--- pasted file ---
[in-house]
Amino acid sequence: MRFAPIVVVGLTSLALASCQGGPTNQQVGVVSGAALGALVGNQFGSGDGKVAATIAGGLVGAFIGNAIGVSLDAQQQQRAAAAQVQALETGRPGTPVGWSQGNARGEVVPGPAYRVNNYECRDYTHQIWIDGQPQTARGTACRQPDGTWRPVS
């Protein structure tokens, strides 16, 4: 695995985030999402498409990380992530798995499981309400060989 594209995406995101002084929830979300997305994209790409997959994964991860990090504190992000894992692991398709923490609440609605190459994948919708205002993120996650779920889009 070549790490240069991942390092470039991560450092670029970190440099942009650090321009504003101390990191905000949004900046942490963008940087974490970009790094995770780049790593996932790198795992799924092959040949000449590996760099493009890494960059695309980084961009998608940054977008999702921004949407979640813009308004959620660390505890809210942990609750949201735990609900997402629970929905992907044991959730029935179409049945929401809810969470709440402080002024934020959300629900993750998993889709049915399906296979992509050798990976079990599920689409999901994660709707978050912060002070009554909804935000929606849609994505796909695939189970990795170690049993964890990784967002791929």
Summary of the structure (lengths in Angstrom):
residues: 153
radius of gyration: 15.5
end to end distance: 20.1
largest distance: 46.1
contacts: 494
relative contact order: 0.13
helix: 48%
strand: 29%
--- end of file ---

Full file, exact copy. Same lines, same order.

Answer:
[in-house]
Amino acid sequence: MRFAPIVVVGLTSLALASCQGGPTNQQVGVVSGAALGALVGNQFGSGDGKVAATIAGGLVGAFIGNAIGVSLDAQQQQRAAAAQVQALETGRPGTPVGWSQGNARGEVVPGPAYRVNNYECRDYTHQIWIDGQPQTARGTACRQPDGTWRPVS
């Protein structure tokens, strides 16, 4: 695995985030999402498409990380992530798995499981309400060989 594209995406995101002084929830979300997305994209790409997959994964991860990090504190992000894992692991398709923490609440609605190459994948919708205002993120996650779920889009 070549790490240069991942390092470039991560450092670029970190440099942009650090321009504003101390990191905000949004900046942490963008940087974490970009790094995770780049790593996932790198795992799924092959040949000449590996760099493009890494960059695309980084961009998608940054977008999702921004949407979640813009308004959620660390505890809210942990609750949201735990609900997402629970929905992907044991959730029935179409049945929401809810969470709440402080002024934020959300629900993750998993889709049915399906296979992509050798990976079990599920689409999901994660709707978050912060002070009554909804935000929606849609994505796909695939189970990795170690049993964890990784967002791929």
Summary of the structure (lengths in Angstrom):
residues: 153
radius of gyration: 15.5
end to end distance: 20.1
largest distance: 46.1
contacts: 494
relative contact order: 0.13
helix: 48%
strand: 29%